Discover the powerful words of anti-racism activists in this vibrant, resonant collection of quotes that centers previously unheard voices while also paying tribute to those who came before. More than 100 incisive, thought-provoking passages will enlighten and inspire in this must-have collection for everyone who cares about promoting racial equity.
Kenrya Rankin celebrates resistance by centering and honoring anti-racist voices, past and present. This exciting collection showcases passages from the writings or speeches of thinkers and activists in the anti-racist community. These are words to enlighten, to prompt change, to provide encouragement, and to move readers to action. A brief biographical note for each person quoted gives context to their words. The bold and colorful design underlines the energy and movement toward real change.
-Anti-racism is necessary to combat the destructive legacy of systemic racism
-This book offers readers an introduction to anti-racism in an appealing, illustrated package
-Beautifully designed and authentic, this book supports the movement and makes a good impulse buy or thoughtful gift purchase
-Author Kenrya Rankin is a sought-after speaker and writer on anti-racism
-This upliting and thought-provoking collection is a celebration of the movement toward racial justice and resistance to white supremacy
Voices include: Ta-Nehisi Coates, Alexandria Ocasio-Cortez, Ibram X. Kendi, Elaine Welteroth, Serena Williams, W.Kamau Bell, Lizzo, Opal Tometi, Alicia Garza, Jason Reynolds, Audre Lorde, Bayard Rustin, Malcolm X, Buffy Sainte-Marie, Frederick Douglass, and many more!
11th Street: it wasn’t pretty, but it was home. Naomi spends her afternoons scooting down the streets and drawing with chalk on the sidewalks with her best friend Ada, getting a slice of pizza and visiting her neighbor Mister Ray at his auto shop, and dreaming of fantastic worlds within her own.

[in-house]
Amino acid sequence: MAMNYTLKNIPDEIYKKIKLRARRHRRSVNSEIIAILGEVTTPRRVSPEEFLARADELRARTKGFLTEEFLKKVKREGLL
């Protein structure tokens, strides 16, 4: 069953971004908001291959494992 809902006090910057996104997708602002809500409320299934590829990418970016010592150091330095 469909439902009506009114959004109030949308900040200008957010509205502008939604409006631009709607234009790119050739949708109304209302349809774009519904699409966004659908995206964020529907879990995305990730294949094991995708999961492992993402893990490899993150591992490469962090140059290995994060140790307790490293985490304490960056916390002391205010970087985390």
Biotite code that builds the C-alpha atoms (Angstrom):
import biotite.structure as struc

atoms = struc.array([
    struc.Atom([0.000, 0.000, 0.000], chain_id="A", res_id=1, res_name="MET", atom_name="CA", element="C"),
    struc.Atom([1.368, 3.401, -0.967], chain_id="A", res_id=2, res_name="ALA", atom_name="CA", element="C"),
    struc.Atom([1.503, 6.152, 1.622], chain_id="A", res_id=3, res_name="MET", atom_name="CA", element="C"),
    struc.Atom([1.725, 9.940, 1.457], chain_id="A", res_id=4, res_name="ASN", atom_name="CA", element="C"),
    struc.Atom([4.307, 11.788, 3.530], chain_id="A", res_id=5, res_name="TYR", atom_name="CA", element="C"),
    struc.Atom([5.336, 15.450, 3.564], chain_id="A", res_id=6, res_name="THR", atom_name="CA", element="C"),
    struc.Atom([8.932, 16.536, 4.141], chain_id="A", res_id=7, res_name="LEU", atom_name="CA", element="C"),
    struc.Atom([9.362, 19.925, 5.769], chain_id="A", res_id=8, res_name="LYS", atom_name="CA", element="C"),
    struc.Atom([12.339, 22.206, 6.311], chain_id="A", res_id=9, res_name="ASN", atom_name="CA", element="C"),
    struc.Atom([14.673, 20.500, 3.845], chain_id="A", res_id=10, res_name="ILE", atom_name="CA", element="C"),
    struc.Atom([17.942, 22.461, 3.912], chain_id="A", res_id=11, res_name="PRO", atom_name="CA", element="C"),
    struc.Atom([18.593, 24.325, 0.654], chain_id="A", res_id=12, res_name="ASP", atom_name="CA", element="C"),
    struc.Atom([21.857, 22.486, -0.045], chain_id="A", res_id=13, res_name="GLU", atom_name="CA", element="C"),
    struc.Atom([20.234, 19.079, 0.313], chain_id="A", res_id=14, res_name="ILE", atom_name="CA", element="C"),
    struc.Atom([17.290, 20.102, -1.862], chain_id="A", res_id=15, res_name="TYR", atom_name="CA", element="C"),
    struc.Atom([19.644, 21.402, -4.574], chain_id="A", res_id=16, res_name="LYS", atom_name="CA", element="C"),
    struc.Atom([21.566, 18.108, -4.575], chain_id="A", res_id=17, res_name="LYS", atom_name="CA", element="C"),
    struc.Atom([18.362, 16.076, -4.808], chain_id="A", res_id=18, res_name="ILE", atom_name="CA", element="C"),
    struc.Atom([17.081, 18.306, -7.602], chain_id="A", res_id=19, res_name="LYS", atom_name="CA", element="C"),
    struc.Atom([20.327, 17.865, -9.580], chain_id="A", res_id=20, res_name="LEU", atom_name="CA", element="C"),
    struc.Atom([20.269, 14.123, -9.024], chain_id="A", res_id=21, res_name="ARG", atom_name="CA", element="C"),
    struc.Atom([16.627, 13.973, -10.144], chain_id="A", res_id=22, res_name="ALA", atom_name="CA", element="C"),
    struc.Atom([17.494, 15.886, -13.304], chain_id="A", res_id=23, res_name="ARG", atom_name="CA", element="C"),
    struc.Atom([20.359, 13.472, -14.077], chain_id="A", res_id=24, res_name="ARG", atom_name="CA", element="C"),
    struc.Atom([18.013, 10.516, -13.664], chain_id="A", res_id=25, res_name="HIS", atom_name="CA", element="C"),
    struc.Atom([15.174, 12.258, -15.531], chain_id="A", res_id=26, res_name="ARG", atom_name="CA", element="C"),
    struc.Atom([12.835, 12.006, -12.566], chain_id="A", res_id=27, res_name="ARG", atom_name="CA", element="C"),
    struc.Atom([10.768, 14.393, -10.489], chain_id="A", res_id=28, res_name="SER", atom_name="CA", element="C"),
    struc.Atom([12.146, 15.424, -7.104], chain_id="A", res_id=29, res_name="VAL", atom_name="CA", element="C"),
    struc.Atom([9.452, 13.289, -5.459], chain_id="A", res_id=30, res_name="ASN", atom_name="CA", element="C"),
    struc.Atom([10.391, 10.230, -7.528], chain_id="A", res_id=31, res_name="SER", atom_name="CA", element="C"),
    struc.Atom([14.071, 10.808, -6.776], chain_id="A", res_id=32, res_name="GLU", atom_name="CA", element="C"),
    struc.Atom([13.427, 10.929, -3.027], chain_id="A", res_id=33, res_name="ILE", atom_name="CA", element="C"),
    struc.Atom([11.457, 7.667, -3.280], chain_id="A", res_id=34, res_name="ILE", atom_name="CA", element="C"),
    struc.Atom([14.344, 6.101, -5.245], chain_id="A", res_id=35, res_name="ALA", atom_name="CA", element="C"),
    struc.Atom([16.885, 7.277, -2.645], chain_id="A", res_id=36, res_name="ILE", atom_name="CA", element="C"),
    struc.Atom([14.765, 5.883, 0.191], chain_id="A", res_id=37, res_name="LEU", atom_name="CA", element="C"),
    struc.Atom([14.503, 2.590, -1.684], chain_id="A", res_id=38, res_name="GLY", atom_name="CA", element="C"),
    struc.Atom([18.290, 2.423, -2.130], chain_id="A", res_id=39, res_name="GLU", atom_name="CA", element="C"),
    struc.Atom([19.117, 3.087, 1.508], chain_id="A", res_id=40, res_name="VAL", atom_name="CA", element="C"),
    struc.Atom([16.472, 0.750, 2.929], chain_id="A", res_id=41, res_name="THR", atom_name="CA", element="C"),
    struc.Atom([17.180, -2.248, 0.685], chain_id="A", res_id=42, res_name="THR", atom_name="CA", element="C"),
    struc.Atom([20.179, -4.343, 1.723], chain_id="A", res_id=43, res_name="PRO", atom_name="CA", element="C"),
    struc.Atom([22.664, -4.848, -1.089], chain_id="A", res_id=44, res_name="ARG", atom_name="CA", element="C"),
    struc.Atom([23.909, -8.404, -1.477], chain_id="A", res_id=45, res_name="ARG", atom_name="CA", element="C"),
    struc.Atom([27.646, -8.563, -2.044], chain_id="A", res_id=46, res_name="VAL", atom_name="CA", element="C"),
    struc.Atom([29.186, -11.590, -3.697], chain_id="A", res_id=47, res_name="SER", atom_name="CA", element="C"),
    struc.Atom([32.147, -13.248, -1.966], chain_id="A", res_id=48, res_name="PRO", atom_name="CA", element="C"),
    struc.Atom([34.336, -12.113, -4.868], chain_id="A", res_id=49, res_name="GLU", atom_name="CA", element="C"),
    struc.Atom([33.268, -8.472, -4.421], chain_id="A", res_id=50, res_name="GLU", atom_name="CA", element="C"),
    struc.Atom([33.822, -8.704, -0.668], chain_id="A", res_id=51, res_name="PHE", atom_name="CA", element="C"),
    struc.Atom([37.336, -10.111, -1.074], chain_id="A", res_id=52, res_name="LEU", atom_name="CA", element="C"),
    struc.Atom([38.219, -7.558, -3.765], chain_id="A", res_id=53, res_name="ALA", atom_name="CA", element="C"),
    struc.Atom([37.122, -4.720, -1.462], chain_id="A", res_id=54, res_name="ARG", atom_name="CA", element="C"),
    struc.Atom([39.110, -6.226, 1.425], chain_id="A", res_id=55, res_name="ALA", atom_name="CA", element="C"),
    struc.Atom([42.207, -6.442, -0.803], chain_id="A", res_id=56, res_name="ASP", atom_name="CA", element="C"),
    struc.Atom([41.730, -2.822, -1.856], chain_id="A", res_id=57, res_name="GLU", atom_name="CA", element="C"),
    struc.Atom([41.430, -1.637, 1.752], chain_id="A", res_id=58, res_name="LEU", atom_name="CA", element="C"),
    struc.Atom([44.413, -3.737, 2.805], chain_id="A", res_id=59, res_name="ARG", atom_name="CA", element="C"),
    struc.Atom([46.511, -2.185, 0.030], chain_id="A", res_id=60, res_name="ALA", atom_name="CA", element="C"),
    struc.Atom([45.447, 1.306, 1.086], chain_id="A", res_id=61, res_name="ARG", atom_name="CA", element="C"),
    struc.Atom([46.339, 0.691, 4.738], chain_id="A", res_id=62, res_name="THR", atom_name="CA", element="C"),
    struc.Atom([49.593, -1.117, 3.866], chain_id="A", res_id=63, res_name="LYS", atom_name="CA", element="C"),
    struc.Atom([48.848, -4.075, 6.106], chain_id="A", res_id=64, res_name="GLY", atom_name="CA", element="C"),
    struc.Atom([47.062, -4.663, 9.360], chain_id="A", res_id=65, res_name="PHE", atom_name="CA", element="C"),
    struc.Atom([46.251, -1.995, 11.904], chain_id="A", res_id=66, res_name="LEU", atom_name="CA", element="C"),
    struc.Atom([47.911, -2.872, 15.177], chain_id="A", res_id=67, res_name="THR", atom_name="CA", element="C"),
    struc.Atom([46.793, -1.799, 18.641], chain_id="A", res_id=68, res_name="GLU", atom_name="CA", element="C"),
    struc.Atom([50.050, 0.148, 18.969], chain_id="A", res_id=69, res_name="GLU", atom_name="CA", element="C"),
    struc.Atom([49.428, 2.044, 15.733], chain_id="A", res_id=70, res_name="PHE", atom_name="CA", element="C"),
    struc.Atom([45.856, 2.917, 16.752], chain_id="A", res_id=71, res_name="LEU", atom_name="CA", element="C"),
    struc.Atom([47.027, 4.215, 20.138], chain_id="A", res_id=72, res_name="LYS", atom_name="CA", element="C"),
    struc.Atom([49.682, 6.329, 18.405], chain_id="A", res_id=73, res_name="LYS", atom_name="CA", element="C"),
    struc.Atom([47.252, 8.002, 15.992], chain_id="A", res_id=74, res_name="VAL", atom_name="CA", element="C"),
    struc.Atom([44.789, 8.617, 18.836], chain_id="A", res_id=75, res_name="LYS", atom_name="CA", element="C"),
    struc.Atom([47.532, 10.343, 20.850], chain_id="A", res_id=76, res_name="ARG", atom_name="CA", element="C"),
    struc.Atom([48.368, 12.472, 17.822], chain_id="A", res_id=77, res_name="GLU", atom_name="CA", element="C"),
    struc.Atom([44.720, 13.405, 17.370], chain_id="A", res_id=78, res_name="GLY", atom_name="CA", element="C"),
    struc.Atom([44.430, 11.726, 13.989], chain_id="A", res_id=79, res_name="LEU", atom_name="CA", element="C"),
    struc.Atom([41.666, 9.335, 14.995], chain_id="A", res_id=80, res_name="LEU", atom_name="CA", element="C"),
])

But her beloved neighborhood is changing. Trees are chopped down, flashy new buildings spring up, and one by one Naomi’s neighbors are forced to move away. Faced with the rapid transformation of her once-familiar city block, Naomi turns to painting murals to preserve her favorite 11th Street memories. When something we love goes away we paint it on the wall so it’s always with us, Mister Ray tells her, and Naomi discovers that no matter how her world changes, as long as she has places and people to love, she will always have a home.
Tracing how African Americans define and redefine success in a nation determined to deprive them of it, Mitchell plumbs the works of Frances Harper, Zora Neale Hurston, Lorraine Hansberry, Toni Morrison, Michelle Obama, and others. These artists honor black homes from slavery and post-emancipation through the Civil Rights era to "post-racial" America. Mitchell follows black families asserting their citizenship in domestic settings while the larger society and culture marginalize and attack them, not because they are deviants or failures but because they meet American standards.
Powerful and provocative, From Slave Cabins to the White House illuminates the links between African American women's homemaking and citizenship in history and across literature.
The night of May 25, 2020 changed America. George Floyd, a 43-year-old Black man, was killed during an arrest in Minneapolis when a white cop suffocated him. The video of that night’s events went viral, sparking the largest protests in the nation’s history and the sort of social unrest we have not seen since the sixties. While Floyd’s death was certainly the catalyst, (heightened by the fact that it occurred during a pandemic whose victims were disproportionately of color) it was in truth the fuse that lit an ever-filling powder keg.